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Georgia Supreme Court justices appear skeptical of Athens DA’s claim of open records exemption

In an upcoming ruling, Georgia’s Supreme Court will weigh in on a claim brought by Athens-Clarke District Attorney Deborah Gonzalez, arguing that top prosecutors are exempt from the state’s open records laws. The case involves assertions that the trial court overlooked a constitutional provision in denying Gonzalez’s motion to dismiss an open records complaint, mirroring similar immunity arguments made by Fulton County District Attorney Fani Willis in a separate case related to the 2020 presidential election interference.

Georgia first lady makes pitch for people struggling to call 988 suicide prevention hotline

First Lady Marty Kemp of Georgia is actively championing the promotion of the new national suicide prevention hotline, 988, aiming to combat the stigma surrounding mental health care. At a recent panel discussion, she emphasized the importance of raising awareness about 988, particularly in light of the challenges brought on by the pandemic and the need to support individuals in crisis.

Georgia public colleges to expand admissions testing requirements for fall 2026

Georgia colleges are reverting to requiring standardized test scores for all new applicants, signaling a shift from pandemic-era policies. Beginning in fall 2026, institutions including Augusta University, The University of Georgia, and Georgia Tech will mandate SAT or ACT scores, a decision unanimously approved by the Georgia Board of Regents.

Though noncitizens can vote in few local elections, GOP goes big to make it illegal

Amidst ongoing debates over election integrity, Republican lawmakers are intensifying efforts to prevent non-U.S. citizens from voting, proposing state constitutional amendments and new laws for stricter citizenship verification at the polls. Critics argue these measures stoke anti-immigration sentiment and baseless fears of widespread voter fraud, merely to energize the GOP base ahead of the upcoming presidential election.

Georgia takes aim at mental health care shortages with new legislation

Georgia is intensifying efforts to tackle its mental health care challenges with new legislation designed to increase the availability of mental health professionals across the state. Representative Sharon Cooper emphasizes the state’s commitment to equalizing access to mental health services, particularly in rural areas, by offering loan repayment incentives to providers working in underserved regions.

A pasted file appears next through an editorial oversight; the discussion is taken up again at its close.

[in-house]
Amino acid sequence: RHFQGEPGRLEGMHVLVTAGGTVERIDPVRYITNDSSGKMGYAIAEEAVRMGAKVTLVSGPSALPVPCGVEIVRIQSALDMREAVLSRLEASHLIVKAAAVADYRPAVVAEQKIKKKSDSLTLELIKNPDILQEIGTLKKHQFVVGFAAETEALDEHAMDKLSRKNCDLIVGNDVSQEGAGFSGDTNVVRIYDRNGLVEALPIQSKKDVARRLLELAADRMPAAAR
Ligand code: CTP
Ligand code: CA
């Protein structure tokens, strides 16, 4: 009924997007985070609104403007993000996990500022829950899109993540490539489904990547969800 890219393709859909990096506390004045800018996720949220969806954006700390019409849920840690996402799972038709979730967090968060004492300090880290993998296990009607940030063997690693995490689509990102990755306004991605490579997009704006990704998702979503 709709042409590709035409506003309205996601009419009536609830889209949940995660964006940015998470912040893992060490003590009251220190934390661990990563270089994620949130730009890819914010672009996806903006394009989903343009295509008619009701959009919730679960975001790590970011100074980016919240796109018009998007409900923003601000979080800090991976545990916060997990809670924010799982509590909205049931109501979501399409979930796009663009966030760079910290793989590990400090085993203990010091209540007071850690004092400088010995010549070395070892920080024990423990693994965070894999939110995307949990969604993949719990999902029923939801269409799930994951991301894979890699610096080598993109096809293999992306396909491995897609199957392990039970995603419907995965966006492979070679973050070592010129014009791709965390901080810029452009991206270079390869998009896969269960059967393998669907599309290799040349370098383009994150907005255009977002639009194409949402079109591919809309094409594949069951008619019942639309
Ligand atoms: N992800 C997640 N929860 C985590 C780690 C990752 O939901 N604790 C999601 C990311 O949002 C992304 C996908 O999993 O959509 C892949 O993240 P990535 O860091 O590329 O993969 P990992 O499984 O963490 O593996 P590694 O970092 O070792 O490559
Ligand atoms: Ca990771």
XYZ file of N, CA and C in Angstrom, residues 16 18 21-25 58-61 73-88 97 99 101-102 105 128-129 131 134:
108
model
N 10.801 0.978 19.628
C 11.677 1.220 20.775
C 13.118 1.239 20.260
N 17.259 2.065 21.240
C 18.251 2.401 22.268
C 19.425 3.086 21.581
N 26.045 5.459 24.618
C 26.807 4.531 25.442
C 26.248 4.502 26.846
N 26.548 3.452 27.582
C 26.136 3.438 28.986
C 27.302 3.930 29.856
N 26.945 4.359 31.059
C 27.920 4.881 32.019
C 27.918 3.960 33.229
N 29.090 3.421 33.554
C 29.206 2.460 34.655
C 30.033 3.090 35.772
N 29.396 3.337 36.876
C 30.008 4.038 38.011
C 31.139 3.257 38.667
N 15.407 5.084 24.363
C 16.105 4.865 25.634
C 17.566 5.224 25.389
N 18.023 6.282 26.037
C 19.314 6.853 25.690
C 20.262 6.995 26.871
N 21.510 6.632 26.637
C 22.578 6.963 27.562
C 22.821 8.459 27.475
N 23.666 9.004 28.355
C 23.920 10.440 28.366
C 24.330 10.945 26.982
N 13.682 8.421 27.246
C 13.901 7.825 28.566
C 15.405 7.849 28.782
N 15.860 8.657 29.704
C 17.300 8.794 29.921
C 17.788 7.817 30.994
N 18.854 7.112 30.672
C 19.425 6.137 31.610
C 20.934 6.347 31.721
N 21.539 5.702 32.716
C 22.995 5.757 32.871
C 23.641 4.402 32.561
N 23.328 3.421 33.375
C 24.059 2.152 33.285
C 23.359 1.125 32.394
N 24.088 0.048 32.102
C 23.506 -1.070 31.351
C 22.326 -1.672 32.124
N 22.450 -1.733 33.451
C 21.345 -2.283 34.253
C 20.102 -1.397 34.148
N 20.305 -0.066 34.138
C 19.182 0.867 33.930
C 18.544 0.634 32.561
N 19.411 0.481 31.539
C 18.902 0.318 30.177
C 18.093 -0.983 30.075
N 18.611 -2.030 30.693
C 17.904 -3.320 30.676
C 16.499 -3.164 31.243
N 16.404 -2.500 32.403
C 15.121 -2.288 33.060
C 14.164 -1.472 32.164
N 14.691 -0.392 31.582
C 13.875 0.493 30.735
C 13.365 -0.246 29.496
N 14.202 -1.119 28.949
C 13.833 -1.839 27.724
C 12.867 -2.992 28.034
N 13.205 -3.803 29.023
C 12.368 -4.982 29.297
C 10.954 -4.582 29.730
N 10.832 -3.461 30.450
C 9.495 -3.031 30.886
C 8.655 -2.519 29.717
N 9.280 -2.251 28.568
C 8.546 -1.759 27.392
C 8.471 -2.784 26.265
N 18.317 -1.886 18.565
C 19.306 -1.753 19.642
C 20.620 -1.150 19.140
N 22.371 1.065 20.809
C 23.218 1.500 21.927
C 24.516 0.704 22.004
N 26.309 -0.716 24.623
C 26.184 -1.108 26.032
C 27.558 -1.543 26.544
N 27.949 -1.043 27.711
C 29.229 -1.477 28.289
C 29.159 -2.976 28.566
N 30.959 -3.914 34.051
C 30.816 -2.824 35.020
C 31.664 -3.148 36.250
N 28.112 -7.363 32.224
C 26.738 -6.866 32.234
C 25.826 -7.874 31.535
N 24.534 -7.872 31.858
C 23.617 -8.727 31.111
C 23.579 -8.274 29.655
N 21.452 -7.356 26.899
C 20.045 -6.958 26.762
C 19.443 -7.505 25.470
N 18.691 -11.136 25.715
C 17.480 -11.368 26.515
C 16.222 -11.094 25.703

Kemp signs bill into law forcing sheriffs to enforce federal immigration law

Gov. Brian Kemp of Georgia signed a contentious new law on May 1, 2024, mandating that law enforcement agencies notify federal authorities about the arrest of undocumented immigrants, with penalties including loss of state funding and criminal charges for non-compliance. Critics argue the law targets Georgia’s Hispanic community disproportionately and contrasts sharply with previous state efforts towards criminal justice reform.

Georgia governor signs school voucher bill to provide $6,500 toward private tuition

Governor Brian Kemp of Georgia signed multiple education bills, including a controversial voucher program allowing parents to use $6,500 in state funds for private schooling or homeschooling of children from low-performing schools. Critics argue this diverts essential resources from public schools and lacks sufficient oversight, while proponents claim it offers necessary educational choices and opportunities.

Earth Day report card: Georgians battle threats to state’s natural wonders year round

Georgia environmentalists mark Earth Day with both celebrations and concerns, as recent policy decisions threaten to undermine the state’s ecological health. Amid ongoing debates, conservation efforts confront challenges from industrial developments and regulatory policies favoring economic interests over environmental preservation.

Rural counties rely on prisons to provide firefighters who work for free

In rural Georgia, incarcerated individuals trained as firefighters and emergency responders are frequently called upon to tackle various emergencies, a practice that began in 1963 and has expanded significantly over the decades. Despite providing crucial support in under-resourced areas, this program faces criticism for potentially exploiting the incarcerated and impacting the job market for professional firefighters.

Early education researchers give Georgia high marks for lottery-funded pre-K programs

Georgia’s pre-K program ranks ninth in the U.S. for enrollment rates but trails in state spending, reflecting a mixed record on early childhood education priorities. A pending increase in funding could enhance the state’s program, positioning it to meet all recommended quality benchmarks, according to the latest findings by the National Institute for Early Education Research.